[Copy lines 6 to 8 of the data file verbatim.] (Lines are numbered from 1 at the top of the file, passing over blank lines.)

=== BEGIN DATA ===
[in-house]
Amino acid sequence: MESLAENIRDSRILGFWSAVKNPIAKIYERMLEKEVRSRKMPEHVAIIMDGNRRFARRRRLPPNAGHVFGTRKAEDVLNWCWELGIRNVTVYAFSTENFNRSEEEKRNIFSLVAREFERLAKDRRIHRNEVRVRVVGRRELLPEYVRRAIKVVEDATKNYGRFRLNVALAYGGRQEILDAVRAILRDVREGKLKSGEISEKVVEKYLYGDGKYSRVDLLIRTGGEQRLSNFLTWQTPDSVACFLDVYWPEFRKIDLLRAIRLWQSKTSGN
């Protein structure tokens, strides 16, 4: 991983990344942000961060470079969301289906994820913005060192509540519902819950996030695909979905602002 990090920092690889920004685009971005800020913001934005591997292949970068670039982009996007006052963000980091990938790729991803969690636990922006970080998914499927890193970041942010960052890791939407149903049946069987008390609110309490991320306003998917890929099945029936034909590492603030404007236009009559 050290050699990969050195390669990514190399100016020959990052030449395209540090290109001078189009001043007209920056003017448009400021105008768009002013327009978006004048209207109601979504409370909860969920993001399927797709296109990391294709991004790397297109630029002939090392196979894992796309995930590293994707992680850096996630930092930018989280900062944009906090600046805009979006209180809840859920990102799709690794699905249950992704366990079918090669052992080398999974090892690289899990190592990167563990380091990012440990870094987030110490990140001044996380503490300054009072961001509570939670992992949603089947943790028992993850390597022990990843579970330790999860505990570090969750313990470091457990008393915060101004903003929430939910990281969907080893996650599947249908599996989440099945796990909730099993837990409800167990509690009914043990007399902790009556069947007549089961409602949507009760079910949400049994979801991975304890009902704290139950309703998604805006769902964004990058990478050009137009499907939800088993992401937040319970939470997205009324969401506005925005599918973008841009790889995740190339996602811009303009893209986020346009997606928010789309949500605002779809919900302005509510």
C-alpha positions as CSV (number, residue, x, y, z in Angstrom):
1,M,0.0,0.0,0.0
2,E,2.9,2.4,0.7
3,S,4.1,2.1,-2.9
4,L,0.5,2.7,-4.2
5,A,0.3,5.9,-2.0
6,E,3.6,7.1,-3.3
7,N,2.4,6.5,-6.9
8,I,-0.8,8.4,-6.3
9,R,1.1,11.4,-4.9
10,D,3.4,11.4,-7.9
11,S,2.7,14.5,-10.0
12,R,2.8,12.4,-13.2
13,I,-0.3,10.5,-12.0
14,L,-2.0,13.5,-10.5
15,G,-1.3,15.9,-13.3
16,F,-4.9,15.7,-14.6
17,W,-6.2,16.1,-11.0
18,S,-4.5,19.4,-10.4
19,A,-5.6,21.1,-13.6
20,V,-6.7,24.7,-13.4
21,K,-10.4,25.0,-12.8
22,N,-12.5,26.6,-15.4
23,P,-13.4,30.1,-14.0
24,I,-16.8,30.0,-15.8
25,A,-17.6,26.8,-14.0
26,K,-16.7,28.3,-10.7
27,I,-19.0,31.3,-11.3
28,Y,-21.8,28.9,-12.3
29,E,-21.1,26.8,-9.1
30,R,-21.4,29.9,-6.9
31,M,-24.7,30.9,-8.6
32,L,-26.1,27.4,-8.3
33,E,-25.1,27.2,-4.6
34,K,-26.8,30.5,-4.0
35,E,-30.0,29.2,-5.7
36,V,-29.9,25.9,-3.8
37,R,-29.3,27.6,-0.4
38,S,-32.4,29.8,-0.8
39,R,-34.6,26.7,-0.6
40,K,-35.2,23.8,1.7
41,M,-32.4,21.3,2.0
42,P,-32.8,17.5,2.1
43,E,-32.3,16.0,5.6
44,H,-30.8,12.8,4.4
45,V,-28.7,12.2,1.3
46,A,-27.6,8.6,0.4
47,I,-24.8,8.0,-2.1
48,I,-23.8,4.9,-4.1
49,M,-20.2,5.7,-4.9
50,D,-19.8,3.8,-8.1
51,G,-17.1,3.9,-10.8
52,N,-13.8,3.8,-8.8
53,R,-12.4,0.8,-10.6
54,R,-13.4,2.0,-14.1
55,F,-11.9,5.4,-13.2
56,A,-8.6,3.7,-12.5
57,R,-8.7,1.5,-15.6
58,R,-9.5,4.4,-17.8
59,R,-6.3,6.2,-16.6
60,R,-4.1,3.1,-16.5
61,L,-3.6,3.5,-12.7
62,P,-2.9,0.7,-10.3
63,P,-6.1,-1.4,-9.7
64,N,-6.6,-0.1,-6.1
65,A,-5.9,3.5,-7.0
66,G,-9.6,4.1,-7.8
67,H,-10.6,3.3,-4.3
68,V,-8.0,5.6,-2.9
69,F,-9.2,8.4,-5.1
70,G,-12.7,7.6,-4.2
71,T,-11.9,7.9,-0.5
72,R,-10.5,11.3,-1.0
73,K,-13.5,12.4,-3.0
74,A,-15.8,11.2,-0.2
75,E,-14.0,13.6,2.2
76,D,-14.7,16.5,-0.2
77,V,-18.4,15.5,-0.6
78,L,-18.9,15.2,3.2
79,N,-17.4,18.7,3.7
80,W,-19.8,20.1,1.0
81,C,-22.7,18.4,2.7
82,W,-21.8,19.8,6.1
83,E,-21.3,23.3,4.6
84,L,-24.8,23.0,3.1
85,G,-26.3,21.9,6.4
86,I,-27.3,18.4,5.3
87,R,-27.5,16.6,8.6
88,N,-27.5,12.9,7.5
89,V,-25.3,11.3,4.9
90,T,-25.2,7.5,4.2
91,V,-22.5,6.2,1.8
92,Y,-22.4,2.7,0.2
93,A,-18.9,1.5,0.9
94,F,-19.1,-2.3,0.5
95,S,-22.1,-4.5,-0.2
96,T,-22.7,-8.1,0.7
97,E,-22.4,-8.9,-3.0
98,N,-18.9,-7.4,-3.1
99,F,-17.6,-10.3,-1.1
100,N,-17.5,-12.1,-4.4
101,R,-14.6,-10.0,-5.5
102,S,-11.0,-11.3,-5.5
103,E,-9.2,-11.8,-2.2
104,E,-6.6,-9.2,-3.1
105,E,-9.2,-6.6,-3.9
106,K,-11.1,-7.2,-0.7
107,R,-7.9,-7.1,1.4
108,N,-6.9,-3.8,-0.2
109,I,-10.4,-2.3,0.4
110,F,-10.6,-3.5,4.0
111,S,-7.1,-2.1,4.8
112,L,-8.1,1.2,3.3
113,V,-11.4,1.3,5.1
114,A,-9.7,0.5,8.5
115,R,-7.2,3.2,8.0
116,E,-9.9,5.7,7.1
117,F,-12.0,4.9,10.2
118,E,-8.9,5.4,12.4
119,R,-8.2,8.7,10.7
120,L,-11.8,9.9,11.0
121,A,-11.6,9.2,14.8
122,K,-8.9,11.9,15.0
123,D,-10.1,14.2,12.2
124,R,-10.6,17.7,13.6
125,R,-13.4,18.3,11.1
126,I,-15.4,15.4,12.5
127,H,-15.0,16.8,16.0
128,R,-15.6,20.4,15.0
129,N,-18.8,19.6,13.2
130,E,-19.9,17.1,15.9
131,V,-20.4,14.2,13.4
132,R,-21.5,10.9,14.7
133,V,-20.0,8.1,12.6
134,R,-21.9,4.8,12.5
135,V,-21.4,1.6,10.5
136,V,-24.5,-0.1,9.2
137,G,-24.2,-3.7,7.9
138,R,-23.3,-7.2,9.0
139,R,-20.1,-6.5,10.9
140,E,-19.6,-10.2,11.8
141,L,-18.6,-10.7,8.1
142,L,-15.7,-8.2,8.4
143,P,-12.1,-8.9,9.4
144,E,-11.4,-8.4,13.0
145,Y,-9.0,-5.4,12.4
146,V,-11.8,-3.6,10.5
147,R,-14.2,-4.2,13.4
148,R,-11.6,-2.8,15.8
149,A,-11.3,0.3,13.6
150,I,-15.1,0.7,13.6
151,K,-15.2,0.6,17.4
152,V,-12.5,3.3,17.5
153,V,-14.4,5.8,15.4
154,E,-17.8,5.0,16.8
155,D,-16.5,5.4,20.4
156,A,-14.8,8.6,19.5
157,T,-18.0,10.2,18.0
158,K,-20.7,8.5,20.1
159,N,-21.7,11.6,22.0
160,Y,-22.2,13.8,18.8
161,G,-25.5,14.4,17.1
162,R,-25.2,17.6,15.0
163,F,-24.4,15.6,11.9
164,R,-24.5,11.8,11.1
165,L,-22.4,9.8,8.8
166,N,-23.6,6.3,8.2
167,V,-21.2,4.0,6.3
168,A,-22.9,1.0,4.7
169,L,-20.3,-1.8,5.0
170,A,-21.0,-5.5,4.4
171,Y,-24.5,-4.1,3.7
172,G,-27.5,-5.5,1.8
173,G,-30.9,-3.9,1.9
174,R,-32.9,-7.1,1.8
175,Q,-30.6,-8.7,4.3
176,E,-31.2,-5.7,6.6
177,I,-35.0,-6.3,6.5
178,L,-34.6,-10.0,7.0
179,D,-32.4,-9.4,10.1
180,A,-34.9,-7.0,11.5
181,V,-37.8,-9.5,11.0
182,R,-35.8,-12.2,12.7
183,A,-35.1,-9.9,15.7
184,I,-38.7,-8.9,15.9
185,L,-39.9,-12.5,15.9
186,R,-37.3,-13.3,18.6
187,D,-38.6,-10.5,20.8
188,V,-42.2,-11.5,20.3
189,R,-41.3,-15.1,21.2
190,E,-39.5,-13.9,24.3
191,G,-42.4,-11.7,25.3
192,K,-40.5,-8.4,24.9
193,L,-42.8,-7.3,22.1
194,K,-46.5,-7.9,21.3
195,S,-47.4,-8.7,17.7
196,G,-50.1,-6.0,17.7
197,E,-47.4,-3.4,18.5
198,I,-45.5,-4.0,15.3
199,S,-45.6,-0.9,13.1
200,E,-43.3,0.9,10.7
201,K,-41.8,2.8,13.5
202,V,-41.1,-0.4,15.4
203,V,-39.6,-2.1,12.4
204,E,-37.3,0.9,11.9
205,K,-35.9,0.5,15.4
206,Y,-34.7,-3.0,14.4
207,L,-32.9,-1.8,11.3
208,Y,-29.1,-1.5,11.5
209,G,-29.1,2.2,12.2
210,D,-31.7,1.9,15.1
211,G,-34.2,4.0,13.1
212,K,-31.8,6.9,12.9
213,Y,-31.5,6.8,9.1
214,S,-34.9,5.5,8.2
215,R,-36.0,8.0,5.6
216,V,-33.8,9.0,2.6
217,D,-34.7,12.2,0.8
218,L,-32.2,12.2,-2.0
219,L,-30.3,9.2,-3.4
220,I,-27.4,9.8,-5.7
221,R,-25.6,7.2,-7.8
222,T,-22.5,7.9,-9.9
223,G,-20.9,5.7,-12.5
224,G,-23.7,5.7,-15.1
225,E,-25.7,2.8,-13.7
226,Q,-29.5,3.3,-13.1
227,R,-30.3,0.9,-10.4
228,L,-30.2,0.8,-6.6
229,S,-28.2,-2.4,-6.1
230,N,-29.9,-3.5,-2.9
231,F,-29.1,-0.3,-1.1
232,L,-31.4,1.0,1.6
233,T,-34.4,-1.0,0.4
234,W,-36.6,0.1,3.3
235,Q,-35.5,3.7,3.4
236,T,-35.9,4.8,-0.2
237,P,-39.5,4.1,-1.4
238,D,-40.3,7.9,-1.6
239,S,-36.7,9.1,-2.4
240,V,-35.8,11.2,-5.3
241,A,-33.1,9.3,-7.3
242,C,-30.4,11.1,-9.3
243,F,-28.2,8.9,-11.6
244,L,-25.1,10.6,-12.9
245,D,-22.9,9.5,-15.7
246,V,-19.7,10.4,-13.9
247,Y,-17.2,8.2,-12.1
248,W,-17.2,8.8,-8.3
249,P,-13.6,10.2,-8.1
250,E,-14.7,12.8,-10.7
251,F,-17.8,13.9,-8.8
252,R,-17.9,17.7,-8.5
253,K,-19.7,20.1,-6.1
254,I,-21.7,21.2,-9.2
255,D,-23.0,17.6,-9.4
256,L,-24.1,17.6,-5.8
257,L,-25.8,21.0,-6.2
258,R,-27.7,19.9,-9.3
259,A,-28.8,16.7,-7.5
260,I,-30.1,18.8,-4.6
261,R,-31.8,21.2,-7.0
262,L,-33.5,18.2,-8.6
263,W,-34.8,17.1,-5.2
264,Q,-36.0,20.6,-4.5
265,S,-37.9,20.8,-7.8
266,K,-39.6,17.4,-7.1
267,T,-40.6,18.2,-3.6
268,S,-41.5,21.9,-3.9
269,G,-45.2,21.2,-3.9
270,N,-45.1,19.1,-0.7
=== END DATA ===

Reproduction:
2,E,2.9,2.4,0.7
3,S,4.1,2.1,-2.9
4,L,0.5,2.7,-4.2